Archive for November, 2007


The Fulwood Conference

November 16, 2007

I’m fighting the sin of jealousy this week. First a friend from church notified me that he would be attending the “Fullwood Conference.” Then, after the event, he pointed me to the audio. This surely was to punish me since I now realise what I missed! Carl Trueman, Dan Strange, Edward Lobb and Graham Benyon all gave talks on the theme of the church. Here are the treasured links:

Carl Trueman
– The Church in History: part one; part two

Dan Strange
– The Church in Culture: part one; part two

Graham Benyon
– Understanding the church: part one; part two

Edward Lobb
Titus 1:1- 2:10; Titus 2:1 – 3:7

Other Toolbox This Week

Piper’s Address to ETS on Justification
Bible Works or Logos?
Rob Bell – the gods aren’t angry?
Roger Nicole: How to Deal with those who Differ From us
Some Monday Reflections on a Longwinded Sunday
Grudem’s Advice on Preaching The Word
Joel Beeke on Targeting the Audience
An A-Z Outline!!
Q and A With Prof Patrick Collinson
Is there No End To This Man’s Talents – JP Does Dishes!
Three Common Preaching Errors
Choosing the Right Bible College – Brand
Top 10 Things To Say When Returning Home from Conference With Book Plunder
Worship Leading Seminars: Bob Kauflin


Mark Dever – Pastoral Care Audio

November 15, 2007

This week – on Building Maintenance – some audio from Mark Dever of Capitol Hill Baptist Church. He answers the following questions relating to pastoral care:


How do you care for home-bound seniors?
– How do you counsel women?
How do you care for members out of the area?
– How do you disciple someone?
How do you counsel the grieving?
What kind of questions do you ask in the membership interview?


Four Fruitful Questions – pt 2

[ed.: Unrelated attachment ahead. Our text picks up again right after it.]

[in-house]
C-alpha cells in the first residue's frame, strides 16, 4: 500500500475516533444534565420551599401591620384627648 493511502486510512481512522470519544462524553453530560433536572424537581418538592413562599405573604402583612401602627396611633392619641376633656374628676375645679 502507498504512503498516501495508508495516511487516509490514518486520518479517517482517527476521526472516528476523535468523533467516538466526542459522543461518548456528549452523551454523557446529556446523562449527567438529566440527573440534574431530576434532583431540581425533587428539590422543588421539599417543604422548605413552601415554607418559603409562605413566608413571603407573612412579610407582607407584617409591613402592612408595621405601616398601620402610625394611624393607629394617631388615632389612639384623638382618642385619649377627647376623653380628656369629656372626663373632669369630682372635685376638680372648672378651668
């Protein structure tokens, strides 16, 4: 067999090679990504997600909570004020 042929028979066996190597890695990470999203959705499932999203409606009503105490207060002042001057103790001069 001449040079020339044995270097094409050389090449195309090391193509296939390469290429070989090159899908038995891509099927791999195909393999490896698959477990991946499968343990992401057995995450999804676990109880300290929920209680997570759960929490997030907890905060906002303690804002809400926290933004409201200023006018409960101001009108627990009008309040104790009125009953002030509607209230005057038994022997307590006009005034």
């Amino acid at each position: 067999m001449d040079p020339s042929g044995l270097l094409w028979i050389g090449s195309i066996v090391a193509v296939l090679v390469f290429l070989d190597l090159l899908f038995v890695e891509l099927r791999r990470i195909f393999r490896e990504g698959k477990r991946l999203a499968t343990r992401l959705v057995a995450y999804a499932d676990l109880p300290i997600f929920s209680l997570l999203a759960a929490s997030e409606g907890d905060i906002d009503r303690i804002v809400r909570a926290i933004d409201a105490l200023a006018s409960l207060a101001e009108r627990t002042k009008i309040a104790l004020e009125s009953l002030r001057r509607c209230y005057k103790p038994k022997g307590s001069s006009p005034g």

November 14, 2007

Continuing on from last week’s fruitful questions, (what is the content of the passage? what is the context of the passage?) let me conclude by adding another two. These, I recognise are straightforward enough, but every expositor must surely answer them of every text.

3. What is the structure of the passage?
I need to say that this question yields more fruit for me than almost anything else. Here I try to examine the passage in terms of its divisions, connections, and logical flow. Often I simply summarize each verse, highlighting what it contributes to the overall picture and how it connects to what is before and after. This is obviously productive when studying close argumentation (such as in Romans), but I find it can be as beneficial with a narrative account. For example, why does Luke place the story of Mary and Martha (Luke 10:38-42) immediately after the parable of the Good Samaritan (Luke 10:25-37)? Is it not because Jesus is explicating both the first and second commands (see Luke 10:27; the Good Samaritan the latter, Mary and Martha the former)? Asking the question, how is the passage organised? – helps me see that Luke is ensuring that these two commands are seen in balance, not to the exclusion of each other. Therefore my sermon title on this section was ‘Deeds and Devotion.’